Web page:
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BREAKING: 10 Electors Make Shock Announcement… Refuse to Vote Until They Receive Security Briefing…


In the latest bit of fun, senseless drama to hit the Electoral College since Donald Trump became the president-elect, a group of 10 electors says that they will not cast their ballots until they are given an intelligence briefing on foreign intervention in the 2016 presidential election.

The movement of 10 electors — nine of whom were pledged to Democrat nominee Hillary Clinton — has drawn the support of Clinton’s campaign.

The open letter was posted to Medium by elector Christine Pelosi — yes, daughter of House Minority Leader Nancy Pelosi — demanding that they receive information about Russia’s alleged interference in the 2016 campaign.

“The Electors require to know from the intelligence community whether there are ongoing investigations into ties between Donald Trump, his campaign or associates, and Russian government interference in the election, the scope of those investigations, how far those investigations may have reached, and who was involved in those investigations,” the letter read.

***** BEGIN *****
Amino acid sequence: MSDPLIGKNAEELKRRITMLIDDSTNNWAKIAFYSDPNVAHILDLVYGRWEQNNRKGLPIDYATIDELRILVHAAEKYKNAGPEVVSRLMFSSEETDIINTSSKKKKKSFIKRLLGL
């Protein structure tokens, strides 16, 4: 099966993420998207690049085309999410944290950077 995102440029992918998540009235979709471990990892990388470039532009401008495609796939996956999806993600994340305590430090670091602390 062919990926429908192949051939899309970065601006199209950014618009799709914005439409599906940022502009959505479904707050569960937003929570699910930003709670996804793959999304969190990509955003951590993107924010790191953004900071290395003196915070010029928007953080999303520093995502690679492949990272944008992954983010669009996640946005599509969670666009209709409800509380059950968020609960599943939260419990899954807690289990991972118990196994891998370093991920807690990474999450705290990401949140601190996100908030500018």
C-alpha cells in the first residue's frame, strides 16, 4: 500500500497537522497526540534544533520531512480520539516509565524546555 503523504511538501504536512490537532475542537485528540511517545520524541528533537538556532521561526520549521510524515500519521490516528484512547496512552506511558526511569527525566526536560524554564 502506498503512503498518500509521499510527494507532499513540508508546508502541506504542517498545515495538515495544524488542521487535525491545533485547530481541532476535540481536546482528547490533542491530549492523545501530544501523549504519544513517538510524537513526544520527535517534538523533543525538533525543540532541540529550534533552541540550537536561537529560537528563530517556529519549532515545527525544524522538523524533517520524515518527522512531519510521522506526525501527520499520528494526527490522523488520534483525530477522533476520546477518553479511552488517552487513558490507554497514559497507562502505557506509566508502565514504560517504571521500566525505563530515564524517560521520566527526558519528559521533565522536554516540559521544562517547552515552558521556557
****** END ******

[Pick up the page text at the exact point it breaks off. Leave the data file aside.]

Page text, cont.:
Meanwhile, former Clinton campaign manager John Podesta came out and said that he supported the demand.

“The bipartisan electors’ letter raises very grave issues involving our national security,” Podesta said in a Monday statement. “Electors have a solemn responsibility under the Constitution and we support their efforts to have their questions addressed.”